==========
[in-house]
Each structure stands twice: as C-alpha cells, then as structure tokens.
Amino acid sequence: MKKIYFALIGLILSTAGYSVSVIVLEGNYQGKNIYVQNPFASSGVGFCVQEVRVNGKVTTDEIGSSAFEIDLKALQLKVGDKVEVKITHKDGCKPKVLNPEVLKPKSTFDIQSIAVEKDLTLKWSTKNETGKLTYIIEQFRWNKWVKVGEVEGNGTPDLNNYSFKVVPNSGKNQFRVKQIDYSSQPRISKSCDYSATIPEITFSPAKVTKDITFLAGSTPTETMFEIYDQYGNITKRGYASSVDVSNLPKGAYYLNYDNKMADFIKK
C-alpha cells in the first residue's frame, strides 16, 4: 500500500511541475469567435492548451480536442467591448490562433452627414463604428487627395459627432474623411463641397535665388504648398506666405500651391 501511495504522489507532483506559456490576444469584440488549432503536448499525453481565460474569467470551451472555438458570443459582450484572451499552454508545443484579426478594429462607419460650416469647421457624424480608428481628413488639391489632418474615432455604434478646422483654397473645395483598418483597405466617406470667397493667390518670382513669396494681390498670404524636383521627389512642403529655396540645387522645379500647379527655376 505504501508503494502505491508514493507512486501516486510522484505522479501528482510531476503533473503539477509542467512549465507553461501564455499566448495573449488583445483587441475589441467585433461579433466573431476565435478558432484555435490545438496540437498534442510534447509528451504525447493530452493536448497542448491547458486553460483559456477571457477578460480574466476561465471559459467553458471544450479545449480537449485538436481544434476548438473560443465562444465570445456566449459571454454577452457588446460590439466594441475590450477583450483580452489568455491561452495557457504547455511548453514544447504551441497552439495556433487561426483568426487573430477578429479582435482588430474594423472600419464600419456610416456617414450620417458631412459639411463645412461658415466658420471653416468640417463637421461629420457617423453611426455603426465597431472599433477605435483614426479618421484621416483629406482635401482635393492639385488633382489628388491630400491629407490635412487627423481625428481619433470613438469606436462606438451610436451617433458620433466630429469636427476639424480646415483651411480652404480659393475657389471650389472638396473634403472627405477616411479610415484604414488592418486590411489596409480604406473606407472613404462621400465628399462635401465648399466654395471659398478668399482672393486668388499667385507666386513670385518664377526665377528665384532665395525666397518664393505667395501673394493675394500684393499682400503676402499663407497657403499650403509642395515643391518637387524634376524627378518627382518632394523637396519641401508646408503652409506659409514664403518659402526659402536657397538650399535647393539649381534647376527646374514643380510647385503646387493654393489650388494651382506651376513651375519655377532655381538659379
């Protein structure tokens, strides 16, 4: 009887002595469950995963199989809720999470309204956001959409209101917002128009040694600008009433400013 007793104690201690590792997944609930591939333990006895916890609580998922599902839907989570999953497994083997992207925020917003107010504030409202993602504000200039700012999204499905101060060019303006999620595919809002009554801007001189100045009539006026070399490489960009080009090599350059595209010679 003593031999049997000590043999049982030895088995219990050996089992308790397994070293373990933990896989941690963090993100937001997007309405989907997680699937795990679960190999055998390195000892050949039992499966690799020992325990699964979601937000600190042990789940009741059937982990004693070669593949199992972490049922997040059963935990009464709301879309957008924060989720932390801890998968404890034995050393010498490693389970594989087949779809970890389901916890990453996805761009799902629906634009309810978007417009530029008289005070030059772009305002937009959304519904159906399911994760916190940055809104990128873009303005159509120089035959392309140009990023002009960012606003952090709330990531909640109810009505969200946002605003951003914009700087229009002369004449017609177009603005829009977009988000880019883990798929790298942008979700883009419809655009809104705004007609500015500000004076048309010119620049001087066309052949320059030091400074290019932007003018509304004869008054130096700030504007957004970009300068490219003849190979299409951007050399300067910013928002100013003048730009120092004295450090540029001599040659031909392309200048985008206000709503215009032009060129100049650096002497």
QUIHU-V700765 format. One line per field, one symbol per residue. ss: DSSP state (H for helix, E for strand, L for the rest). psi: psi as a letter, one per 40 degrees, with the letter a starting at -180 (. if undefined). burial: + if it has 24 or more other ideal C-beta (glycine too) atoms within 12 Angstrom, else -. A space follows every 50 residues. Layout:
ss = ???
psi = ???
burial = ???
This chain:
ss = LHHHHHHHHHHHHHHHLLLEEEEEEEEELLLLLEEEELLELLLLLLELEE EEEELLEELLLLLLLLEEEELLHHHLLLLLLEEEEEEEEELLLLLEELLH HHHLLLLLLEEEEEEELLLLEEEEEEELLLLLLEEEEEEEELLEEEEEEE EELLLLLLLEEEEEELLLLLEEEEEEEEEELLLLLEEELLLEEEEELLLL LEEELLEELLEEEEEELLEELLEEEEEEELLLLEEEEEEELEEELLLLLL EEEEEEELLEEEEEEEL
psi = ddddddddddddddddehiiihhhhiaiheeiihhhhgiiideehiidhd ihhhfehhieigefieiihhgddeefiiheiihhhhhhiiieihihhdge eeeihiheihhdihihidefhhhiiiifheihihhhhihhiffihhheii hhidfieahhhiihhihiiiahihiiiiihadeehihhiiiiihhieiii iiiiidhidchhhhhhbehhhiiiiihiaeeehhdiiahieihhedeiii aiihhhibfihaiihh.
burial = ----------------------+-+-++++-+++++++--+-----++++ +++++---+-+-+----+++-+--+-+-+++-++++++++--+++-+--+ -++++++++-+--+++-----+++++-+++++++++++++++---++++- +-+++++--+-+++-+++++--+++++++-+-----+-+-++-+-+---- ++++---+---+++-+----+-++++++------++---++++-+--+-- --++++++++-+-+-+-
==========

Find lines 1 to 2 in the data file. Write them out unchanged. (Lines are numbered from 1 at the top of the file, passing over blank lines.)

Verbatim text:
[in-house]
Each structure stands twice: as C-alpha cells, then as structure tokens.